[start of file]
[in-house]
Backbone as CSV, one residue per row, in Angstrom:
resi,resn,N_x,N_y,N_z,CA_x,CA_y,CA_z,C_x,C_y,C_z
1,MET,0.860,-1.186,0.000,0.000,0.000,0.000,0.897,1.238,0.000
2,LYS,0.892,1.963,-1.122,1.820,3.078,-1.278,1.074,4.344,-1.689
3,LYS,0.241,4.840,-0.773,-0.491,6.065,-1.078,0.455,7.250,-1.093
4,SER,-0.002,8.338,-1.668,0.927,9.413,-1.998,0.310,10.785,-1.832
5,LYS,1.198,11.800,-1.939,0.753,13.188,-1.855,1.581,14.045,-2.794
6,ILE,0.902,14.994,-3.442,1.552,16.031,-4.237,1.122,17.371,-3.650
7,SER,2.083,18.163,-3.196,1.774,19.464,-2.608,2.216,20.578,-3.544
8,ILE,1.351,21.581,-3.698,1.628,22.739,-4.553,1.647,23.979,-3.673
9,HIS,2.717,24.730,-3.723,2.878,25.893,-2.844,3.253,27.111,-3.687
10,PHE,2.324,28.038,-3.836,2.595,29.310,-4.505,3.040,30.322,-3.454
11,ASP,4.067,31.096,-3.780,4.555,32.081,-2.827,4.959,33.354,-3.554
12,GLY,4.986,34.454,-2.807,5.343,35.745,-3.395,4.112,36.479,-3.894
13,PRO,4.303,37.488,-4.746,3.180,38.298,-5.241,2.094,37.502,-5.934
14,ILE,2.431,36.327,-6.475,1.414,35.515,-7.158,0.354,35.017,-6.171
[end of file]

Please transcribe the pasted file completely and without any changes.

[in-house]
Backbone as CSV, one residue per row, in Angstrom:
resi,resn,N_x,N_y,N_z,CA_x,CA_y,CA_z,C_x,C_y,C_z
1,MET,0.860,-1.186,0.000,0.000,0.000,0.000,0.897,1.238,0.000
2,LYS,0.892,1.963,-1.122,1.820,3.078,-1.278,1.074,4.344,-1.689
3,LYS,0.241,4.840,-0.773,-0.491,6.065,-1.078,0.455,7.250,-1.093
4,SER,-0.002,8.338,-1.668,0.927,9.413,-1.998,0.310,10.785,-1.832
5,LYS,1.198,11.800,-1.939,0.753,13.188,-1.855,1.581,14.045,-2.794
6,ILE,0.902,14.994,-3.442,1.552,16.031,-4.237,1.122,17.371,-3.650
7,SER,2.083,18.163,-3.196,1.774,19.464,-2.608,2.216,20.578,-3.544
8,ILE,1.351,21.581,-3.698,1.628,22.739,-4.553,1.647,23.979,-3.673
9,HIS,2.717,24.730,-3.723,2.878,25.893,-2.844,3.253,27.111,-3.687
10,PHE,2.324,28.038,-3.836,2.595,29.310,-4.505,3.040,30.322,-3.454
11,ASP,4.067,31.096,-3.780,4.555,32.081,-2.827,4.959,33.354,-3.554
12,GLY,4.986,34.454,-2.807,5.343,35.745,-3.395,4.112,36.479,-3.894
13,PRO,4.303,37.488,-4.746,3.180,38.298,-5.241,2.094,37.502,-5.934
14,ILE,2.431,36.327,-6.475,1.414,35.515,-7.158,0.354,35.017,-6.171